i. Introduce a new standard for establishing minimum funding requirements on a solvency basis that will use average - rather than current - solvency ratios to determine minimum funding requirements. The average solvency position of the plan for funding purposes will be defined as the average of solvency ratios over the current and previous two years. This will be based on the market value of plan assets. The amortization period for solvency deficiencies will remain at five years. The going concern methodology and its 15 year amortization period will remain unchanged. Annual valuations will be required to support the new solvency funding standard.

ii. Sponsors will be permitted to use properly structured letters of credit to satisfy solvency payments up to a limit of 15% of plan assets.

iii. The 10% pension surplus threshold in the Income Tax Act will be increased to 25%. The Income Tax Act allows employers to make whatever contributions are necessary to ensure that pension benefits promised under a defined benefit Registered Pension Plan are fully funded on an actuarially determined basis. However, if plans have surplus funds over a specified threshold, employer contributions must be suspended. The new threshold will apply for 2010 and subsequent years.


A workout scheme for distressed pension plans will be established to help facilitate the resolution of plan-specific problems that arise in some circumstances when a particular plan sponsor cannot meet near term funding requirements. The scheme will permit sponsors, plan members and retirees of a distressed pension plan to negotiate funding arrangements that are not in conformity with the regulations to facilitate a plan restructuring. It will respond to situations where the existing framework imposes funding requirements that cannot be reasonably met, and as such, may actually be detrimental to benefit security.


i. Provisions of the Act and the Regulations will be revised to provide clarity on the responsibilities and accountabilities of the parties involved with defined contribution plans. Plan sponsors and members will benefit from a framework for defined contribution plans that will:

• Provide explicit guidance on the responsibilities and accountabilities applicable to employers, members, administrators and investment providers with respect to defined contribution plans. The framework will consider the Capital Asset Plan (CAP) Guidelines released by the Canadian Association of Pension Supervisory Authorities to provide best practices on these roles.

• Eliminate the requirement for a Statement of Investment Policy and Procedures for a CAP defined contribution plan.

•Measures specifically pertaining to defined contribution arrangements will be clearly articulated in the Act and Regulations.

ii. Pension plans will have the option to permit members to receive Life Income Fund (LIF) payments directly from a defined contribution pension fund. Permitting the payment of LIF-style retirement benefits directly from the defined contribution plan account balance allows members to continue to have their pension savings managed by the plan, instead of having to assume greater personal responsibility for the management of the funds by transferring them to a LIF account at a financial institution.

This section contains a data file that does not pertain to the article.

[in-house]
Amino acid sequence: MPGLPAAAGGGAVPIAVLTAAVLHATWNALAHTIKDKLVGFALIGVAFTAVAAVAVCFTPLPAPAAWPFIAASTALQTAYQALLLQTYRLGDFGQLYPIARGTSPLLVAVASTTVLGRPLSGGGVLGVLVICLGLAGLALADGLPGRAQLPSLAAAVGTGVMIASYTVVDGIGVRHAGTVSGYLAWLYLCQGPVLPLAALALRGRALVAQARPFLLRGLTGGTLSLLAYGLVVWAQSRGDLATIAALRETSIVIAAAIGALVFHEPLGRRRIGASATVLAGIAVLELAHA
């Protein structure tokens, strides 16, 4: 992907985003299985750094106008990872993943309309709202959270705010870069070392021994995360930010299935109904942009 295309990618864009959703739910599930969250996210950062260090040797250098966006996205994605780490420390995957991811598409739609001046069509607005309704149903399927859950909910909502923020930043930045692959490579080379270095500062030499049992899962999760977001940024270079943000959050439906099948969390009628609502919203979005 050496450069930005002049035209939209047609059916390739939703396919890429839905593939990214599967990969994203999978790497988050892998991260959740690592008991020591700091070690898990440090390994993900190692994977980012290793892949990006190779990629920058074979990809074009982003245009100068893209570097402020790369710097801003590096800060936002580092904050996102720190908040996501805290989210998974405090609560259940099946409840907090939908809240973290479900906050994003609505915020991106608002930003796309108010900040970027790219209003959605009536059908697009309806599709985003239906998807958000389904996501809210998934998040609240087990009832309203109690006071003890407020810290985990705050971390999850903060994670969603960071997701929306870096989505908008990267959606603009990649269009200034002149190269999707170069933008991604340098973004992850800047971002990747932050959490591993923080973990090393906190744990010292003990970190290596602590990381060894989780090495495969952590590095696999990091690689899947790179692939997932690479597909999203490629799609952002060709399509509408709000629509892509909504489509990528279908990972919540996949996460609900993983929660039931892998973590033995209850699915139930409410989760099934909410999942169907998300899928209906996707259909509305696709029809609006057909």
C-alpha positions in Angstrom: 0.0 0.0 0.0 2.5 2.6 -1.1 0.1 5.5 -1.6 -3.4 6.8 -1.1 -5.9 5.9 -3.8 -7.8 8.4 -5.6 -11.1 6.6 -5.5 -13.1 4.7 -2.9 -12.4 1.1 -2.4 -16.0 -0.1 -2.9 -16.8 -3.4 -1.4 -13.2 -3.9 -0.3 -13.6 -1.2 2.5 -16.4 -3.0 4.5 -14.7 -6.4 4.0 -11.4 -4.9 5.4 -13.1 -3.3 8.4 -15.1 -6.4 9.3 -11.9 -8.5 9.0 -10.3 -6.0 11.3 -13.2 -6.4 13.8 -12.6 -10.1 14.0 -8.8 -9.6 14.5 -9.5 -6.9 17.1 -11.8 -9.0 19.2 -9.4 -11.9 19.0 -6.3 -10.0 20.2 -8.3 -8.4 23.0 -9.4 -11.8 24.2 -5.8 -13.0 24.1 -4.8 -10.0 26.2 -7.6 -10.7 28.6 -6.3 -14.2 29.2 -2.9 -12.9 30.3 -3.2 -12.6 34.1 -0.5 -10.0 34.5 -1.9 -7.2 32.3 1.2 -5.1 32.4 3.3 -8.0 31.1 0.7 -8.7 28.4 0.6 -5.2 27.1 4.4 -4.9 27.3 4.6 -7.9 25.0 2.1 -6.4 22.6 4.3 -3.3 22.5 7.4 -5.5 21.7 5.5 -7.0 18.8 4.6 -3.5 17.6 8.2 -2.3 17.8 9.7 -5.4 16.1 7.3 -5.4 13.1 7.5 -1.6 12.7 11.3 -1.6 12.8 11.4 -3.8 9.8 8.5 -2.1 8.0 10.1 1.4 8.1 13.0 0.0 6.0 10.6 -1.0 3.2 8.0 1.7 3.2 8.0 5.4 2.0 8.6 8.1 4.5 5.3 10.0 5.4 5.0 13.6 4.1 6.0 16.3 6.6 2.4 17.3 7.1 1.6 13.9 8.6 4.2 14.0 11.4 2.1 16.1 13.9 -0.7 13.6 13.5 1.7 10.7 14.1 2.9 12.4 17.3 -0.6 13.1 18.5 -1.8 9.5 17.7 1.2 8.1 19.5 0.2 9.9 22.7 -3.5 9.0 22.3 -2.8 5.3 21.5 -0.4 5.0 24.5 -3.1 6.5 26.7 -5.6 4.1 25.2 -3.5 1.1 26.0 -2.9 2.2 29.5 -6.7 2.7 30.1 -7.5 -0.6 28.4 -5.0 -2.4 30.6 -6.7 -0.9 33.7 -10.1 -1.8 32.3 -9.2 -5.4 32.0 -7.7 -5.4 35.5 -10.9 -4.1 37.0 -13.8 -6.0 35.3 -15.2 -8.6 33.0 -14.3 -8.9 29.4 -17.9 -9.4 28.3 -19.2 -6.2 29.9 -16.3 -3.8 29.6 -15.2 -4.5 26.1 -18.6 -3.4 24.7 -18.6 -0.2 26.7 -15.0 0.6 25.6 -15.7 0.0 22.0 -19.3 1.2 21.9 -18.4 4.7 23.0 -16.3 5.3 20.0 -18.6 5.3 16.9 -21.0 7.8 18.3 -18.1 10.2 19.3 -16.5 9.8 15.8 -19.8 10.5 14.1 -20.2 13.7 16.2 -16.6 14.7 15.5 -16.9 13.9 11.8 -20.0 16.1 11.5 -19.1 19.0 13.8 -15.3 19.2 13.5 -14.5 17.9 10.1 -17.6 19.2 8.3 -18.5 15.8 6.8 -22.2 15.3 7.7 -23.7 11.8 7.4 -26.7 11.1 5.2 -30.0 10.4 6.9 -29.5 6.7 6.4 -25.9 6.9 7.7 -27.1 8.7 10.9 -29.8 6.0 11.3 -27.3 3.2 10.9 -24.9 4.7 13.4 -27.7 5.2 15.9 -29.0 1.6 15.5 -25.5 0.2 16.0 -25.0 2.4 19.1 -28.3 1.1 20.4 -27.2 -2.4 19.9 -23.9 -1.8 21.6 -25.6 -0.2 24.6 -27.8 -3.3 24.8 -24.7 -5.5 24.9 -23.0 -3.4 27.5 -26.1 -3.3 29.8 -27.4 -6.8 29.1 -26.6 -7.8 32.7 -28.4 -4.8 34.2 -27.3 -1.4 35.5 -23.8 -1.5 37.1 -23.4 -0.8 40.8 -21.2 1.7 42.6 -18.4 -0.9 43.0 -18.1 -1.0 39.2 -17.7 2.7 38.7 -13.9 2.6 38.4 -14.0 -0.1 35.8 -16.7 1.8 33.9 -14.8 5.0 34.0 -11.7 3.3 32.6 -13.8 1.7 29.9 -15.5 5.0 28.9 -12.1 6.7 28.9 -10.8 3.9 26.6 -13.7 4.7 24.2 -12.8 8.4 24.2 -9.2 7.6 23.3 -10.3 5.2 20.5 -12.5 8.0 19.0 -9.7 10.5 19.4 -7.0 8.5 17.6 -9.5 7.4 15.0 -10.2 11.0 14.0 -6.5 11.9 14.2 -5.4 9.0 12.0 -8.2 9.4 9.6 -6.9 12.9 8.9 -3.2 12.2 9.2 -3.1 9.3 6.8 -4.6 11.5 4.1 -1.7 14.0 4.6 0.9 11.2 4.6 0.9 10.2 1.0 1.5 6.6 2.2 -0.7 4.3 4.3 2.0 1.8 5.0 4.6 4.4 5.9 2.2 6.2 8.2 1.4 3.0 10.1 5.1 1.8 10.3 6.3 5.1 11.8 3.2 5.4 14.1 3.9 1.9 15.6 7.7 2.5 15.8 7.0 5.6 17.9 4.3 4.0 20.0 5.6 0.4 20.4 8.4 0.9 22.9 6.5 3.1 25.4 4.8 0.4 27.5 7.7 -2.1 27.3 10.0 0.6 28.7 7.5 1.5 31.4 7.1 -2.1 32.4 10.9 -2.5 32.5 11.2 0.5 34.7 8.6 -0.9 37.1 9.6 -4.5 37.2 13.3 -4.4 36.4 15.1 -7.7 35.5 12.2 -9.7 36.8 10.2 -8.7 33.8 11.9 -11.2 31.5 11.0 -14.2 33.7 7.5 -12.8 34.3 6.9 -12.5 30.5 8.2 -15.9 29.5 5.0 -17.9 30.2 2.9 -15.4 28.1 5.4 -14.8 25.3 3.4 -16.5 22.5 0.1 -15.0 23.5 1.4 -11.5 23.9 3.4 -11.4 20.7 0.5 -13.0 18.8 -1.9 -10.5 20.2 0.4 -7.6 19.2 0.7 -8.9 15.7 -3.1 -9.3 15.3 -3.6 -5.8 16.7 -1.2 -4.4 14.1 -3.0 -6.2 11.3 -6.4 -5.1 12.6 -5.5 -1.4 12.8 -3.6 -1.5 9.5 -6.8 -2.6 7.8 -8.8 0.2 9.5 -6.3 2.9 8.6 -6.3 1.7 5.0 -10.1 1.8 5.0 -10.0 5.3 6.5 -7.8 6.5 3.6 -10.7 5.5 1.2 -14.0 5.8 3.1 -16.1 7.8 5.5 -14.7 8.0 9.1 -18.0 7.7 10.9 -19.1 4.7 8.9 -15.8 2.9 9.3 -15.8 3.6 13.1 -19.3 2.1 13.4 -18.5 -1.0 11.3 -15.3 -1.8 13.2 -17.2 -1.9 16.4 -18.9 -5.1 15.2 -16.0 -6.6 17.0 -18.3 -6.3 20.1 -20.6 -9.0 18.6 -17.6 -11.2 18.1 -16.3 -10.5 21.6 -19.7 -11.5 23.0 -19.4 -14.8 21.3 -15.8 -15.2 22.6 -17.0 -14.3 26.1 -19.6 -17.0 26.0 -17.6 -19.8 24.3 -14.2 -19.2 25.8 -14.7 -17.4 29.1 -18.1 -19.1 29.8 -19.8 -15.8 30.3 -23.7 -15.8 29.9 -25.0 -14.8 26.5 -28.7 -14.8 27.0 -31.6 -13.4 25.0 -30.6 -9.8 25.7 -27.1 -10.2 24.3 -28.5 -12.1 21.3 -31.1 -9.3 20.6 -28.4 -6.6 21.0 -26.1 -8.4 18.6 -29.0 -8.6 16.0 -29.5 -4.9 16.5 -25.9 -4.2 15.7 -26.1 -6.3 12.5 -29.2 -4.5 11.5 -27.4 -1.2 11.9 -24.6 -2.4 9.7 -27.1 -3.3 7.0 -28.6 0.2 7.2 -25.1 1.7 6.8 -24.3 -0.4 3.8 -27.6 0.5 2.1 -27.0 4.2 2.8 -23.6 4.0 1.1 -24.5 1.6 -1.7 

The present pension fund investment framework, which imposes a prudent person standard supplemented with quantitative investment limits, will be modernized as follows:

• Remove the quantitative limits in respect of resource and real property investments.
• Amend the 10% concentration limit to limit pension funds to investing a maximum of 10% of the market value of assets of the pension fund (rather than the book value) in any one entity. An exception to this rule will exist for pooled investments over which the employer does not exercise direct control, such as mutual fund investments.
• Prohibit direct self investment (e.g., an employer would no longer be permitted to invest any amount of its pension fund in its own debt or shares).

i. To reduce administrative burden for plan sponsors and permit the orderly windup of plans upon termination, the benefits of members who cannot be located will be permitted to be transferred to a central repository.

ii. The Office of the Superintendent of Financial Institutions will be given additional powers to intervene when there are concerns about the work of a plan's actuary.

iii. A number of other technical improvements to the Act and the Regulations will be made to align the framework more explicitly with the way that it is commonly interpreted and administered. These technical amendments are as follows:

• Restrict annuity purchases for an ongoing plan if the plan is underfunded to be consistent with the treatment of transfers of lump sum benefits.
• Amend the definition of termination to avoid catching situations where the plan is not necessarily terminated, and clarify the timing and content of information to plan beneficiaries following a termination.
• Eliminate pre-1987 references in the Act, which are largely out of date.
• Remove the requirement that pension plans report to the Superintendent on inflation adjustments made to the pension benefits.
• Amend the definition of former member to ensure that plan members who have transferred to a new plan do not have a say in future surplus distributions in the older, original plan.
• Clarify that in situations where the accrued benefits constitute small amounts, they can be paid out as a lump sum at retirement.
• Require that payments owed to pension plans be remitted monthly rather than quarterly.